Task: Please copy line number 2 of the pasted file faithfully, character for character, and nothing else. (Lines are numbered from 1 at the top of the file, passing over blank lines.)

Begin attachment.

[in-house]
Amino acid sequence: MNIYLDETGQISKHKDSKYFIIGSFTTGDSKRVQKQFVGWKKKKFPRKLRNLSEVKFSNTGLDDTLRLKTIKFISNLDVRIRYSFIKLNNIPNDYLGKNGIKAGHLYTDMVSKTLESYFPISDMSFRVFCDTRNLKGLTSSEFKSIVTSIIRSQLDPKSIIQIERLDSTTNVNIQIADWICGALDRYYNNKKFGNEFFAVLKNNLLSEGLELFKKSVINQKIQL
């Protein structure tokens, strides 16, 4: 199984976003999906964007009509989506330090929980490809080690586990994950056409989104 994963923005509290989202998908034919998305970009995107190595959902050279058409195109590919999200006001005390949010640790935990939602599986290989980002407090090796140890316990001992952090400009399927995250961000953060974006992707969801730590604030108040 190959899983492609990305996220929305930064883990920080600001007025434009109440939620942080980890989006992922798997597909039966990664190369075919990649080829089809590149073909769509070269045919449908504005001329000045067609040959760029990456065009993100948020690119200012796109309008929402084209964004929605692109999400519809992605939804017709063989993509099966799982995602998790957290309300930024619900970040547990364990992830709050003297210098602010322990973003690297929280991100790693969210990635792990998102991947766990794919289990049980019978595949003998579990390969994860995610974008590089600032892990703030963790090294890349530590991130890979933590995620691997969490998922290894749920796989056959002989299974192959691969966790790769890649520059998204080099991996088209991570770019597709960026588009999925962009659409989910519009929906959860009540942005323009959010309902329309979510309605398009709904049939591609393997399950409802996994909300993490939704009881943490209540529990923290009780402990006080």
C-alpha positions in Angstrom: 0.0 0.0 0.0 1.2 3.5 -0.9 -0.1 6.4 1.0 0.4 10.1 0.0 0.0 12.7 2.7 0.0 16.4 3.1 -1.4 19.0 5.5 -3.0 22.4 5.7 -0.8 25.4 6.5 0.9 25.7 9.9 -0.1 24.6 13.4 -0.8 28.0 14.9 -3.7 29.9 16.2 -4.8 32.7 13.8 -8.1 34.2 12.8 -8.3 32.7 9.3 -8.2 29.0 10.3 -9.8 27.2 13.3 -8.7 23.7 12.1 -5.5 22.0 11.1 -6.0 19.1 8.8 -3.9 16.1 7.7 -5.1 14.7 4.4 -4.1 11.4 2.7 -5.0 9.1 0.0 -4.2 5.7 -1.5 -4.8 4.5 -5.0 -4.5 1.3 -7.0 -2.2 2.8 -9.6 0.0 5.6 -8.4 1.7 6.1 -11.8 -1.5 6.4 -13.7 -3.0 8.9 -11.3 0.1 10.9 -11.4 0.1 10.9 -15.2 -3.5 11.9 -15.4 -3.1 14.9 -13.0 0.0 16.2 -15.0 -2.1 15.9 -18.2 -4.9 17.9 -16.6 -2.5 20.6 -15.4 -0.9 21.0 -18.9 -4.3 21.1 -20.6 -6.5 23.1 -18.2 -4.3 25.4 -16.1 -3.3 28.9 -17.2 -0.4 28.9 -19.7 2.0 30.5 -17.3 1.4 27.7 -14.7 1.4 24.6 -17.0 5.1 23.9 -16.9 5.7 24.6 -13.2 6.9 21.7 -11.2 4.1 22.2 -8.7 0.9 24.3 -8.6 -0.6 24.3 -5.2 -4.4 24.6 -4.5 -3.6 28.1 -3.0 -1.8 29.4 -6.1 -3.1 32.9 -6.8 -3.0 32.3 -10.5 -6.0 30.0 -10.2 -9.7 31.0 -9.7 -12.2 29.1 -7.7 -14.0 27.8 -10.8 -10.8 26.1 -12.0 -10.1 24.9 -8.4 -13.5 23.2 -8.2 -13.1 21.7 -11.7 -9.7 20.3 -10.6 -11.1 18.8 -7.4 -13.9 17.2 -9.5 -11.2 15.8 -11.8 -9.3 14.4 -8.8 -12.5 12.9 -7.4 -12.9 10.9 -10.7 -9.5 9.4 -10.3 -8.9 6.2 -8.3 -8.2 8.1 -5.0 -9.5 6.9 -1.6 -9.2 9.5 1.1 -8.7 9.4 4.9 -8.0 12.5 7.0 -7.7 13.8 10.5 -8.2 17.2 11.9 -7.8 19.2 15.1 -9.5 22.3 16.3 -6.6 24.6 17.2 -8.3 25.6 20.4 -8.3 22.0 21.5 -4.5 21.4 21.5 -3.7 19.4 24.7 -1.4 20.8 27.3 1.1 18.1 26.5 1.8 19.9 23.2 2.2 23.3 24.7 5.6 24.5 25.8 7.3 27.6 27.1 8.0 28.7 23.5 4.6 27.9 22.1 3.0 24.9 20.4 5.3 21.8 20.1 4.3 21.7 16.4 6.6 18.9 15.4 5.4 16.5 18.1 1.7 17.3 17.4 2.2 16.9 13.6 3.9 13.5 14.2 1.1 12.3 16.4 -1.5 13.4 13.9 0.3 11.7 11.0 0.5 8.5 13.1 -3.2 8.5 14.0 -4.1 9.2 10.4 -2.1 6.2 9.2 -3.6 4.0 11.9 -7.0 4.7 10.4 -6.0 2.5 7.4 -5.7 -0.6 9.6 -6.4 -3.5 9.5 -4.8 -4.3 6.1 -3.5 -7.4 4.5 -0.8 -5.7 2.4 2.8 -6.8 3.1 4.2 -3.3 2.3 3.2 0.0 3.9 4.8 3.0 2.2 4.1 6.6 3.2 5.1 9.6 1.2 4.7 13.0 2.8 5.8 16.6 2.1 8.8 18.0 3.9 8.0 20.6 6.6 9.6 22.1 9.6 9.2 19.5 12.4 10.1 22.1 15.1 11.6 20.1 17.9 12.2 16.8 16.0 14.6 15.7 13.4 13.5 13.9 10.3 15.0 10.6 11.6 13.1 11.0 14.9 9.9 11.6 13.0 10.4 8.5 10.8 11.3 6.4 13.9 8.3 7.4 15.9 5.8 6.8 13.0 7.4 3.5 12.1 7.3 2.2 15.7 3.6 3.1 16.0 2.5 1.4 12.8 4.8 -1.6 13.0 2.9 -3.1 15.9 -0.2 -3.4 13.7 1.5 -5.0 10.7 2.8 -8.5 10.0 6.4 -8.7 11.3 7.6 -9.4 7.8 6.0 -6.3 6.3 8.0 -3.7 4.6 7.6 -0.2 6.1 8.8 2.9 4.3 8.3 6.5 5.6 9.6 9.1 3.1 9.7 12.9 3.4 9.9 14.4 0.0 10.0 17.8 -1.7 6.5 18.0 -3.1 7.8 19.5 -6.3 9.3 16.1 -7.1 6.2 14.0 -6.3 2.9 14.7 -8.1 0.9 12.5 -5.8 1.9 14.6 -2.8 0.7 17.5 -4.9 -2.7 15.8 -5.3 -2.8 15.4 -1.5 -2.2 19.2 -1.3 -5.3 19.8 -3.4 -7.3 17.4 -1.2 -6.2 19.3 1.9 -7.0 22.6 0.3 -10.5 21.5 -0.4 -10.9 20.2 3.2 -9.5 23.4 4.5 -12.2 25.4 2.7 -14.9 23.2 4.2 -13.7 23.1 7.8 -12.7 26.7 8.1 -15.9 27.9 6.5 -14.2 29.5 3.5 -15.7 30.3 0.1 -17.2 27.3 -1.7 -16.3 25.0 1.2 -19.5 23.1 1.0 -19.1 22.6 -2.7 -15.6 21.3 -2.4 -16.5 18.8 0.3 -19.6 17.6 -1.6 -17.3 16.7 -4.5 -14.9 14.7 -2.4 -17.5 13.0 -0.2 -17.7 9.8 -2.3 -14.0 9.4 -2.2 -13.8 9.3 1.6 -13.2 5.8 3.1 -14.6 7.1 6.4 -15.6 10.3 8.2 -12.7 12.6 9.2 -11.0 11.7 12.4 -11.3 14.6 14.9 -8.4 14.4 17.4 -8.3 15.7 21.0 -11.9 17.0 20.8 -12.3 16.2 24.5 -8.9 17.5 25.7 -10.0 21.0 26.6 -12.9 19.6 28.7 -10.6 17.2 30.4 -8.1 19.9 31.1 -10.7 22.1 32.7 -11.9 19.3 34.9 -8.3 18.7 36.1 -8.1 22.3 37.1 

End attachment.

Amino acid sequence: MNIYLDETGQISKHKDSKYFIIGSFTTGDSKRVQKQFVGWKKKKFPRKLRNLSEVKFSNTGLDDTLRLKTIKFISNLDVRIRYSFIKLNNIPNDYLGKNGIKAGHLYTDMVSKTLESYFPISDMSFRVFCDTRNLKGLTSSEFKSIVTSIIRSQLDPKSIIQIERLDSTTNVNIQIADWICGALDRYYNNKKFGNEFFAVLKNNLLSEGLELFKKSVINQKIQL